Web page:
Over the last 30 years, the US has built up record debts on a personal, state, and national level. Consumers thought they were financially stable so long as they could cover the interest payments on their credit cards, states created program after program few if any of which they could afford, and the Federal Government issued $30-50 trillion in debt and liabilities (counting Social Security and Medicare).
This all came to a screeching halt when the housing bubble (arguably the biggest debt bubble in history) imploded in 2007. Since that time, stocks have staged one of their worst years on record (2008), one in five us mortgages has fallen underwater (meaning the mortgage loan is worth more than the home itself), and some trillions in US household wealth has evaporated.
These issues seem to be distinct, but in reality they all stem from a debt problem. And as you know, there is only one legitimate way to deal with a debt problem:
Pay it off.
However, instead of doing this, the Feds (the Federal Reserve, Treasury Dept, etc.) have been producing EVEN MORE DEBT. Here’s a brief recap of their moves thus far:
- The Federal Reserve cuts interest rates from 5.25-0.25% (Sept ’07-today)
- The Bear Stearns deal/ Fed buys $30 billion in junk mortgages (March ’08)
- The Fed opens various lending windows to investment banks (March ’08)
- The SEC proposes banning short-selling on financial stocks (July ’08)
- The Treasury buys Fannie/Freddie for $400 billion (Sept ’08)
- The Fed takes over AIG for $85 billion (Sept ’08)
- The Fed doles out $25 billion for the auto makers (Sept ’08)
- The Feds’ $700 billion Troubled Assets Relief Program (TARP) (Oct ’08)
- The Fed buys commercial paper (non-bank debt) from non-financials (Oct ’08)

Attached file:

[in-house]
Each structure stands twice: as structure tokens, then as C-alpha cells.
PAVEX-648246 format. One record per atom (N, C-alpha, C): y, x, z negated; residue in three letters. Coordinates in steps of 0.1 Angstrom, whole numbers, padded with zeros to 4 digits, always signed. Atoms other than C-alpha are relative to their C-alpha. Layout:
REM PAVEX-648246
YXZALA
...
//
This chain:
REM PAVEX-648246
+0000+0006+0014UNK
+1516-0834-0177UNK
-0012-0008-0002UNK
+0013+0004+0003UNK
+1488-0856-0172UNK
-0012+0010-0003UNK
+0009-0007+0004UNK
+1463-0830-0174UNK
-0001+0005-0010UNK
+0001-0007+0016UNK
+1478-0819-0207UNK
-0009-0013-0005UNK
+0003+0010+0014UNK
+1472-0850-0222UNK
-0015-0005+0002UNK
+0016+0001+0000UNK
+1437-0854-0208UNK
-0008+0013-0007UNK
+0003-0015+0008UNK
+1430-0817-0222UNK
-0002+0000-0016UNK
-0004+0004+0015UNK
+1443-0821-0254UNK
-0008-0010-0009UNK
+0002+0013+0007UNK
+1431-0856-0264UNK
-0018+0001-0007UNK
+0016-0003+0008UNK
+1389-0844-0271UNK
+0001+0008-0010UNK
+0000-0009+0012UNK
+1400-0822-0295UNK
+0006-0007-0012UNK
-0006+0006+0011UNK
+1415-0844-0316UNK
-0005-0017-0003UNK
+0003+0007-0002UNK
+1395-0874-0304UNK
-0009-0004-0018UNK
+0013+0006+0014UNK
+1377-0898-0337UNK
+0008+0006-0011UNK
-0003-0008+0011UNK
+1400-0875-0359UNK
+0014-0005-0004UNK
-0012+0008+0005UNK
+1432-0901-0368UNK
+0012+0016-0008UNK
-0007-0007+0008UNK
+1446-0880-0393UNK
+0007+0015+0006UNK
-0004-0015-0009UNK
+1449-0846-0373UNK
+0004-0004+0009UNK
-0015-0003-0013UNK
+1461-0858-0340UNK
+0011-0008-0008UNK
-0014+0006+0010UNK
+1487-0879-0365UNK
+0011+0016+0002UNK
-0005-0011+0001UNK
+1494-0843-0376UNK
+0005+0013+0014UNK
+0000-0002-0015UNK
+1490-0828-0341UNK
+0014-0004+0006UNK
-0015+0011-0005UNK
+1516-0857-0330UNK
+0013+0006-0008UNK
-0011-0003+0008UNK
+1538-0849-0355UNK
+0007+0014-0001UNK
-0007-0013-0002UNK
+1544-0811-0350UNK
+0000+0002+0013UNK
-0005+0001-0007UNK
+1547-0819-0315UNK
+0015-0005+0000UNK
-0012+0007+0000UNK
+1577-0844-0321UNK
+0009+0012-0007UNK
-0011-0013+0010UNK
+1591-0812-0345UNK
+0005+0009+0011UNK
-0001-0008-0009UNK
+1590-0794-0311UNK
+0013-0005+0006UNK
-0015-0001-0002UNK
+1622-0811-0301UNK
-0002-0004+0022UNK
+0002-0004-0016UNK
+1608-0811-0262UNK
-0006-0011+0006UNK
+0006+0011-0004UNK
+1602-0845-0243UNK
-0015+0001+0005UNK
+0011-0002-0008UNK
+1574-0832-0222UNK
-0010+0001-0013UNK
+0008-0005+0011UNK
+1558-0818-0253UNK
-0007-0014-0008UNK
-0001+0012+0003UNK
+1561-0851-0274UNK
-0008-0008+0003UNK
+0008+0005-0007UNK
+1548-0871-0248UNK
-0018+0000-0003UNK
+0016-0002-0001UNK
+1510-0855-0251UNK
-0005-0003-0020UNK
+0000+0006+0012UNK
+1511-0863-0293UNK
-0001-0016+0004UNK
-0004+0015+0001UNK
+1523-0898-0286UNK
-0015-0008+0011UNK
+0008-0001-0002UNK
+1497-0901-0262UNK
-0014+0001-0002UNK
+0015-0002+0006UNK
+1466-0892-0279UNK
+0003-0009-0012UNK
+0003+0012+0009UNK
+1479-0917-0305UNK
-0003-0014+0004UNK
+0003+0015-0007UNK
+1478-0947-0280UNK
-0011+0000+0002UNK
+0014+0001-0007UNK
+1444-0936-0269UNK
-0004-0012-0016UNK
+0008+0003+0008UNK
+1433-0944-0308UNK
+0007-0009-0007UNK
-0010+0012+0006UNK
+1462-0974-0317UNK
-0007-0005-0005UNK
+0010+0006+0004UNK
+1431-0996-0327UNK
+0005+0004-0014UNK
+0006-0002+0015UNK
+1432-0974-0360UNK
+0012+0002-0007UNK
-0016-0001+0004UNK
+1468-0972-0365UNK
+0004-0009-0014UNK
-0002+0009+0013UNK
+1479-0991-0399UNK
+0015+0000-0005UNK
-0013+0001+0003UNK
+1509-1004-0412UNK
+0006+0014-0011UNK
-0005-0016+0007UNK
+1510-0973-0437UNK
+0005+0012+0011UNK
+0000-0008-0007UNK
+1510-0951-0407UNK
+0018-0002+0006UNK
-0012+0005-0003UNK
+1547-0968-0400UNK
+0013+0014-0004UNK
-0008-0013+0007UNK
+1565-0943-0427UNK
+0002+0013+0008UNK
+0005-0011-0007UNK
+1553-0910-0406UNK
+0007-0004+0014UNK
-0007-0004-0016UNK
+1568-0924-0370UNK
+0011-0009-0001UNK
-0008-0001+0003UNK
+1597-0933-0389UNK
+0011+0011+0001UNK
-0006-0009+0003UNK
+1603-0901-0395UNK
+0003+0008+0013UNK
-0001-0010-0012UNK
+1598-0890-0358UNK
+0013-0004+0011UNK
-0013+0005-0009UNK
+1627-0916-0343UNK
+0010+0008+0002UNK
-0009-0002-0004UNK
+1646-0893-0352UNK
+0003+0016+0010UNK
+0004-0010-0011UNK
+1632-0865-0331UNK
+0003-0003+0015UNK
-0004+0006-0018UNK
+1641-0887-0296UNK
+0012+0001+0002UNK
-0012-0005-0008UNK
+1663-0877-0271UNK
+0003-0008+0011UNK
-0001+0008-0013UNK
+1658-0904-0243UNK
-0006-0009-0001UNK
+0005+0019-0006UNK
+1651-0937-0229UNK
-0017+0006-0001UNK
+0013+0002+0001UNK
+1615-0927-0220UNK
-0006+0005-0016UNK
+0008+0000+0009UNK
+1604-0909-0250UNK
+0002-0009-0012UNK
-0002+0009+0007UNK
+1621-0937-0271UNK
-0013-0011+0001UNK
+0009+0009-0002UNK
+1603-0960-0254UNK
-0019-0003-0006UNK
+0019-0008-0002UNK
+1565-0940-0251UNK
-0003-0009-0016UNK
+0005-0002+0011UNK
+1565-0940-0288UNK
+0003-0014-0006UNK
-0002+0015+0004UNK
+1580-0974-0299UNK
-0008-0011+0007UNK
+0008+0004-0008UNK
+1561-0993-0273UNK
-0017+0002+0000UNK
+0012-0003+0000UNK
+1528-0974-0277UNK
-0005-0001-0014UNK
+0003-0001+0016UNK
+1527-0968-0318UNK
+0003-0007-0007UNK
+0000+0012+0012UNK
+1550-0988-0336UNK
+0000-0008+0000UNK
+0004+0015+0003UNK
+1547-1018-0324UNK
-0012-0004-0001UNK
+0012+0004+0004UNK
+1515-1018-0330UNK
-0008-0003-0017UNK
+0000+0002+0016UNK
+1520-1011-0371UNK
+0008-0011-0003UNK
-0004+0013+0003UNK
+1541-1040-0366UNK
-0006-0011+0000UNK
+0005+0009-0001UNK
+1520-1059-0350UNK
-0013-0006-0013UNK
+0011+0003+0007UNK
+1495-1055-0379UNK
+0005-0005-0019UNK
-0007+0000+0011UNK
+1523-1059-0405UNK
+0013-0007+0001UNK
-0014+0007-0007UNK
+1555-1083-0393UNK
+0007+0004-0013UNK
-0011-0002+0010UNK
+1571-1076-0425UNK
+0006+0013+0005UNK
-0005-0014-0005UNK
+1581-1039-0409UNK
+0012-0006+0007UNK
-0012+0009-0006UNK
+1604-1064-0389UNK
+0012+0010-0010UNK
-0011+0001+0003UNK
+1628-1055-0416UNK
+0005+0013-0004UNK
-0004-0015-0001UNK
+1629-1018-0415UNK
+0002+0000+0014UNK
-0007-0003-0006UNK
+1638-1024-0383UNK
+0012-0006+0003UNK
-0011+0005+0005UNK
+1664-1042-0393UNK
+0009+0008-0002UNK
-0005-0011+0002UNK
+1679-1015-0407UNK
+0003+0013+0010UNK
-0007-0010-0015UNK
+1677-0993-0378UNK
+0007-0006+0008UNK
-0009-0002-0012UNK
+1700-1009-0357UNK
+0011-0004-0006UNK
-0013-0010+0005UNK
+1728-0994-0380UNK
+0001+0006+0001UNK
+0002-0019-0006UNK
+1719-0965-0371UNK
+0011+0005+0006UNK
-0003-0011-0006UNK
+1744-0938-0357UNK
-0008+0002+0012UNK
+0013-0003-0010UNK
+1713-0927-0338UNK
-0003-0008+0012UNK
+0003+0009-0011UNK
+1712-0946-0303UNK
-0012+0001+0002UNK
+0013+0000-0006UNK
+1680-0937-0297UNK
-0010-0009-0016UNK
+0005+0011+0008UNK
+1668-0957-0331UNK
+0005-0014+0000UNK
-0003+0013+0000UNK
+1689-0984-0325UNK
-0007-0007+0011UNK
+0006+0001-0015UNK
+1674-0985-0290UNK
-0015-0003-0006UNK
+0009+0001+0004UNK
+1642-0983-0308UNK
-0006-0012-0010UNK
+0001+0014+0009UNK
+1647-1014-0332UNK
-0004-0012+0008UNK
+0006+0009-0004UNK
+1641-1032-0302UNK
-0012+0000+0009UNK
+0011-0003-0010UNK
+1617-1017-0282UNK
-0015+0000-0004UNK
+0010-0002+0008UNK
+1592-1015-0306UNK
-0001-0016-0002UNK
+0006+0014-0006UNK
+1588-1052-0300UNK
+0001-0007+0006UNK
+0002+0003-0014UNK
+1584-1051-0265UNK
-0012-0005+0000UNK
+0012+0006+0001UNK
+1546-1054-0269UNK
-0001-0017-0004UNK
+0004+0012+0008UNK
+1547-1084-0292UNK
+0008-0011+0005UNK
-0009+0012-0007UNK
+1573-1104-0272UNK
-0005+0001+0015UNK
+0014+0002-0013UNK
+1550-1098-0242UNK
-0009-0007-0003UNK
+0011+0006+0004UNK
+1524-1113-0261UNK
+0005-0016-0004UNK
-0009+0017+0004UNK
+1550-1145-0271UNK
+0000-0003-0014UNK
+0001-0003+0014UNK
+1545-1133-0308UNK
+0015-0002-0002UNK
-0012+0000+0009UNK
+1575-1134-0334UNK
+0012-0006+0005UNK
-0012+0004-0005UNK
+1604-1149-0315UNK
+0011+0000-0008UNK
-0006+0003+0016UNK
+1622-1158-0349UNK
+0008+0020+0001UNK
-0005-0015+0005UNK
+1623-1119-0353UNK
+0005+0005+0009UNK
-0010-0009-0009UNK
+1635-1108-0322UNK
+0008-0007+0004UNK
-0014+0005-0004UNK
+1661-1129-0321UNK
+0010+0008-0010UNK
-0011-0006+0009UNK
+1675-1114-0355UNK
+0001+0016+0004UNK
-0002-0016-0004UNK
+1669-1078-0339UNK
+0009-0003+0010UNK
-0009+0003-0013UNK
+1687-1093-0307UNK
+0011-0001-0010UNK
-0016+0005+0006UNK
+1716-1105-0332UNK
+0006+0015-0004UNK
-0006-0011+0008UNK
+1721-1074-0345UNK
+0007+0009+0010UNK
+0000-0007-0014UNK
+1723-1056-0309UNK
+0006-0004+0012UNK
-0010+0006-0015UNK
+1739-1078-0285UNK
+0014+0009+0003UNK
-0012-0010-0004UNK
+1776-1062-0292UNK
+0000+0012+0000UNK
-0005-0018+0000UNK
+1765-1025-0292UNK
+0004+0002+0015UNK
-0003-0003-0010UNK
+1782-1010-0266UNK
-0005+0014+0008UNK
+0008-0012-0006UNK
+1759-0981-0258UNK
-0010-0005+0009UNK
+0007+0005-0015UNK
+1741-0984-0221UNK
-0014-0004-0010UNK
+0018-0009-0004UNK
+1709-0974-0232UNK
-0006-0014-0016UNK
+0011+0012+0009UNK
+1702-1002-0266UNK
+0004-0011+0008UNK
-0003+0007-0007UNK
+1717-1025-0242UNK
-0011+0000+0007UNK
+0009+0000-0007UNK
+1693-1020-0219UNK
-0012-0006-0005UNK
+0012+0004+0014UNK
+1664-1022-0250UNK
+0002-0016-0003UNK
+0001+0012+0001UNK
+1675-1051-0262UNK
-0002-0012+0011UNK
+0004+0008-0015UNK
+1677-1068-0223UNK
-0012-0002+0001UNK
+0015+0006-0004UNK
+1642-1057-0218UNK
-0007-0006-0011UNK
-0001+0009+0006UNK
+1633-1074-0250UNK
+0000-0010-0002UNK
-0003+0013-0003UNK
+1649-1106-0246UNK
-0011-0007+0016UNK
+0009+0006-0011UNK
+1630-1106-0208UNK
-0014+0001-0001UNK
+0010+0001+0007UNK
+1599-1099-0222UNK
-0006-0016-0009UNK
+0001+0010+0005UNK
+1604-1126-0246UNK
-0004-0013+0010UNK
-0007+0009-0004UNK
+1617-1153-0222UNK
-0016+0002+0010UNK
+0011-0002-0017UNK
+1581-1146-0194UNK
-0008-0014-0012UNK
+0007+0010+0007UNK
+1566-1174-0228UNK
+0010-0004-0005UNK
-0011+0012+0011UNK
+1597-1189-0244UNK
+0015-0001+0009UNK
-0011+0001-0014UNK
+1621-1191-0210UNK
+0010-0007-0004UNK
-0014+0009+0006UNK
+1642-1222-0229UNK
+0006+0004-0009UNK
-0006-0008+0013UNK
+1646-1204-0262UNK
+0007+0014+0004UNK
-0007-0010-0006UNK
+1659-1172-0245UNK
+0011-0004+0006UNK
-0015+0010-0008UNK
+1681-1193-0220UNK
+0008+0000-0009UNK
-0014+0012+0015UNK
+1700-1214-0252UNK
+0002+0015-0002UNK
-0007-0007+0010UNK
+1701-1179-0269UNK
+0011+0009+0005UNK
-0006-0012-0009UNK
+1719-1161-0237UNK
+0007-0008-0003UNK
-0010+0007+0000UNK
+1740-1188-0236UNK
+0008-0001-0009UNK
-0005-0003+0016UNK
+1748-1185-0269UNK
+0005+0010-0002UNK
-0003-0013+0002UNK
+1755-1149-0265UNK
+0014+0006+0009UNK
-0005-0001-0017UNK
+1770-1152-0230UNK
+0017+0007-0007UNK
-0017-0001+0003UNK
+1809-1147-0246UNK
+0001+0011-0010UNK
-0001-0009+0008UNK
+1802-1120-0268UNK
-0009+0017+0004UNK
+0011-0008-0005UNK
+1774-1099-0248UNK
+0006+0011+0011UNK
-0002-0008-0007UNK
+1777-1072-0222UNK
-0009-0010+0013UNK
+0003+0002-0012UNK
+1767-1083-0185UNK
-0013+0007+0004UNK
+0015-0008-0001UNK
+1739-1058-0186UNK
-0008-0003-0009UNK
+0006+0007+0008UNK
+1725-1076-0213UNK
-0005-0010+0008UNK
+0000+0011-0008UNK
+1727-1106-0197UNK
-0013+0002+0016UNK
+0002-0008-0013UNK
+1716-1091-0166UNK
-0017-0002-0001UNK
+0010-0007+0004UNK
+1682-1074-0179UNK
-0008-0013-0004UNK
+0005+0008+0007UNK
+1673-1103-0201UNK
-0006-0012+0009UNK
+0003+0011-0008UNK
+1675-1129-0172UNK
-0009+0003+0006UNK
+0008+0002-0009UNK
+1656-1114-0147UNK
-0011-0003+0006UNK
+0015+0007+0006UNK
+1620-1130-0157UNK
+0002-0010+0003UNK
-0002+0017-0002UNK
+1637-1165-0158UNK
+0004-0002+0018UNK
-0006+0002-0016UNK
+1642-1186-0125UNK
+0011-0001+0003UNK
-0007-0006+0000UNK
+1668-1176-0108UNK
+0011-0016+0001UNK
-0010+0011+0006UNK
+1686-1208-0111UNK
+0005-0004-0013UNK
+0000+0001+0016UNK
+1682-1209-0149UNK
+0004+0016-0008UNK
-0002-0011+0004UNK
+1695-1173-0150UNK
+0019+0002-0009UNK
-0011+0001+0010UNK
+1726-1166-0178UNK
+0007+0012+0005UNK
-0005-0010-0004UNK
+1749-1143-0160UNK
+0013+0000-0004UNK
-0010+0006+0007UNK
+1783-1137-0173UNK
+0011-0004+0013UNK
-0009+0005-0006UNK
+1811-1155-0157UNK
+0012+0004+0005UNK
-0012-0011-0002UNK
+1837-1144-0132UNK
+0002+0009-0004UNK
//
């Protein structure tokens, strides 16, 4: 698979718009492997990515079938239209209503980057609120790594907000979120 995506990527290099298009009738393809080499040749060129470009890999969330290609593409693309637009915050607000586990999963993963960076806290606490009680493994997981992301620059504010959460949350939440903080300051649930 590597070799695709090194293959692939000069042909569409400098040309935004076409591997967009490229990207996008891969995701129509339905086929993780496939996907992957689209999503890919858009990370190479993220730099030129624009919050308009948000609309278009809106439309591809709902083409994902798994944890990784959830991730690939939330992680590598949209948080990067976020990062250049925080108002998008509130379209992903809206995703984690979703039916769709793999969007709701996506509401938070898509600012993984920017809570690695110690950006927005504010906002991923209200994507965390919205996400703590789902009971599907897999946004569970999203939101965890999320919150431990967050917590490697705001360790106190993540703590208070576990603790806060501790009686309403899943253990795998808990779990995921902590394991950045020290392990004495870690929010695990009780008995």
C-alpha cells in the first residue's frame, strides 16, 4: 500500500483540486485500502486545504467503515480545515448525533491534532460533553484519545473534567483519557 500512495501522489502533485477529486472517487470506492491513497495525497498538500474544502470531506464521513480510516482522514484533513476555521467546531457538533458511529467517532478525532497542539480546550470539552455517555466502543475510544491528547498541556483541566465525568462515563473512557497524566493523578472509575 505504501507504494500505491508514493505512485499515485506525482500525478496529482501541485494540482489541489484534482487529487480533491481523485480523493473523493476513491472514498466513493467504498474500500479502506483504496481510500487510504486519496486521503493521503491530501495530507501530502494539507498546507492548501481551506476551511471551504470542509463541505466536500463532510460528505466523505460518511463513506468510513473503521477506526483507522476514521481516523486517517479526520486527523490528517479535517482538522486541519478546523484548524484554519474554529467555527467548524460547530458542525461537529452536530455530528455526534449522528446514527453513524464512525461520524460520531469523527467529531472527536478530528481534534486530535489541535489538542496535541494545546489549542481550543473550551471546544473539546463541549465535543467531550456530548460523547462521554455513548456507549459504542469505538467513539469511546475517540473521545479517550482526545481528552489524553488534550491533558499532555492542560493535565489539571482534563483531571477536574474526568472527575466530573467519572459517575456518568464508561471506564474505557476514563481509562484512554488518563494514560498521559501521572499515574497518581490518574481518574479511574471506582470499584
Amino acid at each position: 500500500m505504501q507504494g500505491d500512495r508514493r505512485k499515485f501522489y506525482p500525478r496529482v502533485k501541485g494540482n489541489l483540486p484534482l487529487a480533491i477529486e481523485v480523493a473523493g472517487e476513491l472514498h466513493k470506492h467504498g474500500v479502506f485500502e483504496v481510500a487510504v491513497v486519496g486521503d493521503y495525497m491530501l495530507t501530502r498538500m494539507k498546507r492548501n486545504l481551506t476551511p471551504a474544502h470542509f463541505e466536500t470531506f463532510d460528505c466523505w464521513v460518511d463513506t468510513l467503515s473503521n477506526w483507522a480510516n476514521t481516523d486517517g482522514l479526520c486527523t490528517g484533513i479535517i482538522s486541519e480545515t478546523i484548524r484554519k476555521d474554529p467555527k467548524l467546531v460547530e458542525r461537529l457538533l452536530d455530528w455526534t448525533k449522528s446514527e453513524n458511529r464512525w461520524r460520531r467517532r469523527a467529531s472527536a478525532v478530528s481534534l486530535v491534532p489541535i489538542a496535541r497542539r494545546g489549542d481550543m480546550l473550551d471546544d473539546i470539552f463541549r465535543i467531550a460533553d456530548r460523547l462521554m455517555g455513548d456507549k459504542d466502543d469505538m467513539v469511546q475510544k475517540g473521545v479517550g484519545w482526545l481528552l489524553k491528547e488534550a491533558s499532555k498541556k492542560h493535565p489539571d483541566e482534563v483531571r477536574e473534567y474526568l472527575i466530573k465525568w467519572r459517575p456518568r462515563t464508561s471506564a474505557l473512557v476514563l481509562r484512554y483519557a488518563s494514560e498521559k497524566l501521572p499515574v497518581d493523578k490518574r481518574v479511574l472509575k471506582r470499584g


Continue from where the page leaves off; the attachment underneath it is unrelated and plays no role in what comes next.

- The Fed offers $540 billion to backstop money market funds (Oct ’08)
- The Feds backstops up to $280 billion of Citigroup’s liabilities (Oct ’08).
- Another $40 billion to AIG (Nov ’08)
- The Fed backstops up $140 billion of Bank of America’s liabilities (Jan ’09)
- Obama’s $787 Billion Stimulus (Jan ’09)
- The Fed’s $300 billion Quantitative Easing Program (Mar ’09)
- The Fed buying $1.25 trillion in agency mortgage backed securities (Mar ’09-’10)
- The Fed buying $200 billion in agency debt (Mar ’09-’10)
- QE lite buys $200-300 billion of Treasuries and mortgage debt (Aug ’10)
- QE 2 buys $600 billion in Treasuries (Nov ’10)
- Operation Twist reshuffles $400 billion of the Fed’s portfolio (Oct ’11)
- QE 3 buys $40 billion of Mortgage Backed Securities monthly (Sept ‘12)
- QE 4 buys $45 billion worth of Treasuries monthly (Dec ’12
And that’s a BRIEF recap (I’m sure I left something out).
In a nutshell, The Feds have tried to combat a debt problem by ISSUING MORE DEBT. They’re pumping trillions of dollars into the financial system, trying to prop Wall Street and the stock market. They’ve managed to kick off a rally in stocks…
But they HAVE NOT ADDRESSED THE FUNDAMENTAL ISSUES PLAGUING THE FINANCIAL MARKET.
Stocks are headed for another Crash, possibly as bad as the one we saw in October-November 2008. As you know, that Crash wiped out $11 trillion in household wealth in a matter of weeks. There’s no telling the damage this Second Round will cause.
The Feds have thrown everything they’ve got (including the kitchen sink) at the financial crisis… and things are fundamentally no better than they were before: most major banks are insolvent, one in five US mortgages is underwater, and the stock market is being largely propped up by in-house trading from a few key players (Goldman Sachs, UBS, etc).